The deeply confused state of HIV vaccine research was underscored by NIAID chief Anthony Fauci's recent decision to halt a planned human trial of an experimental jab. In an interview, Fauci pointed directly to the high-profile failure of Merck's highly touted HIV vaccine candidate as a prime reason for his move to halt plans for a trial. The government vaccine is formulated in a similar way as Merck's, relying on three HIV genes attached to a weakened version of the common cold virus to gain the attention of the human immune system. But that approach may not work at all.
Early announcements in the ‘90s that an HIV vaccine could be created and approved inside 10 years proved woefully off the mark, says Fauci, because most people didn't understand that classic vaccine development methods could not work against this virus.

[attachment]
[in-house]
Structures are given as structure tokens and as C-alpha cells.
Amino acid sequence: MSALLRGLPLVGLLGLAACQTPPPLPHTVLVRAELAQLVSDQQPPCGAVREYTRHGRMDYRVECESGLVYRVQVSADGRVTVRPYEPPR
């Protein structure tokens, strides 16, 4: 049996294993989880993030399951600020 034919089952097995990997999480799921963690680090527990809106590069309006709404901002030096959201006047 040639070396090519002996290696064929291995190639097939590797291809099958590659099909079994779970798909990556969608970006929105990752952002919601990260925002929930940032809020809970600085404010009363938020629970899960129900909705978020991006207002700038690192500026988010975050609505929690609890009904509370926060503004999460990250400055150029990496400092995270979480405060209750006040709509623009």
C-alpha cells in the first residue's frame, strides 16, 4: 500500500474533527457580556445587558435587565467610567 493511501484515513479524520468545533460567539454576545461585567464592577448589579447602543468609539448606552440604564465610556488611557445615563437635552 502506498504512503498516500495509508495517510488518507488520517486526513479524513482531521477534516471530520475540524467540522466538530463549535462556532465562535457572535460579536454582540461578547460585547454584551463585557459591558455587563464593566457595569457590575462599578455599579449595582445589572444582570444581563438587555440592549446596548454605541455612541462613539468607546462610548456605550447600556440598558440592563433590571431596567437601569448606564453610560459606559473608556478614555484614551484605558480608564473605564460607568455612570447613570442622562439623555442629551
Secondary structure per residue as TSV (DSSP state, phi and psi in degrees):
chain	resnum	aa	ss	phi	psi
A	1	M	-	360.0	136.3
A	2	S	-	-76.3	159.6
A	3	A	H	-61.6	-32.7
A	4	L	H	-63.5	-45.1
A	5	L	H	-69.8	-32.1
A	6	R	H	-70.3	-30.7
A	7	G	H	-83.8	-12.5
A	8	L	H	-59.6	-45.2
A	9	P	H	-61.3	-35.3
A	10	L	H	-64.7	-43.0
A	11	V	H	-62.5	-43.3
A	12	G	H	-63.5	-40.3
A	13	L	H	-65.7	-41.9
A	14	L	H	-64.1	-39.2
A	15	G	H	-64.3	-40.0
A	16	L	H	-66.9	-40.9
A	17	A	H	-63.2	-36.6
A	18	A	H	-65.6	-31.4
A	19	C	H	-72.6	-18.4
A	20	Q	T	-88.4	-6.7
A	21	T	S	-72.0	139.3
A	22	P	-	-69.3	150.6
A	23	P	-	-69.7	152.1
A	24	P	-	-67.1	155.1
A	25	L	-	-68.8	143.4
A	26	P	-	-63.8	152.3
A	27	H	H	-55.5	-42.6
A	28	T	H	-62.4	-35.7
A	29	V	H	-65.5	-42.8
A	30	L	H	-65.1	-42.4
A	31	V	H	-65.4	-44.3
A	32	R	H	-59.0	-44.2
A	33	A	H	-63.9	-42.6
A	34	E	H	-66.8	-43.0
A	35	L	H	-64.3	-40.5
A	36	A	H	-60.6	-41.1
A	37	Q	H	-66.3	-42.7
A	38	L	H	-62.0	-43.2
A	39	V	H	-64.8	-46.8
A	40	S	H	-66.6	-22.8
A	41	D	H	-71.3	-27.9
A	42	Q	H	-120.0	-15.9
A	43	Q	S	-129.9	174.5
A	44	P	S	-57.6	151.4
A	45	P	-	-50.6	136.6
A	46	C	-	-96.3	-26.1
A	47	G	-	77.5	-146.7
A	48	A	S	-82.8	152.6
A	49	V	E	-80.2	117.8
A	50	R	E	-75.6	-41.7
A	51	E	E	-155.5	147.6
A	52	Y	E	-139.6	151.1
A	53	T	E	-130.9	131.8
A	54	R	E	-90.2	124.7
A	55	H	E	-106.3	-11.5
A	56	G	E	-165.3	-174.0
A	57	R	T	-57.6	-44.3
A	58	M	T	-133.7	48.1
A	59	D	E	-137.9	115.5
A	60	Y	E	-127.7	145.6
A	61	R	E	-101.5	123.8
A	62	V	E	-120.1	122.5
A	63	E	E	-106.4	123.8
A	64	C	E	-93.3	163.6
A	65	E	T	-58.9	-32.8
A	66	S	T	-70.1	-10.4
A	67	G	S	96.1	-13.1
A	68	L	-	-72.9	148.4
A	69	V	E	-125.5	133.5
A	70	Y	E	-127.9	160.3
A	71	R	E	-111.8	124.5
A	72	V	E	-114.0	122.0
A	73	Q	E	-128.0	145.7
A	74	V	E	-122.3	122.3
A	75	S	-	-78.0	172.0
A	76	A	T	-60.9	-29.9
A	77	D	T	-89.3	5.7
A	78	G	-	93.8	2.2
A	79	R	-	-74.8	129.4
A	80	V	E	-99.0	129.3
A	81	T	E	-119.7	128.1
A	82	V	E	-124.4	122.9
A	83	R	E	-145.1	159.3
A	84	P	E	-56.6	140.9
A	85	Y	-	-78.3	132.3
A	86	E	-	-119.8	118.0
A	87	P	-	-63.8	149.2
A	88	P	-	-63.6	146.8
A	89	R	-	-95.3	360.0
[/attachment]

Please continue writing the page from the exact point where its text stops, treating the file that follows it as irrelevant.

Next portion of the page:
"We are dealing with a situation where we don't even know if the body is capable of eliciting a protective immune response," Fauci told Scientific American in a wide-ranging article. "And if it can, we know it's very difficult, because when you look at infected people, it is so unusual to see people with very good, broadly reacting neutralizing antibodies. So, when you go after developing a vaccine for HIV, you're in an entirely different ballpark than you are when you're trying to develop a vaccine for influenza or smallpox or polio or measles."
- read the story in Scientific American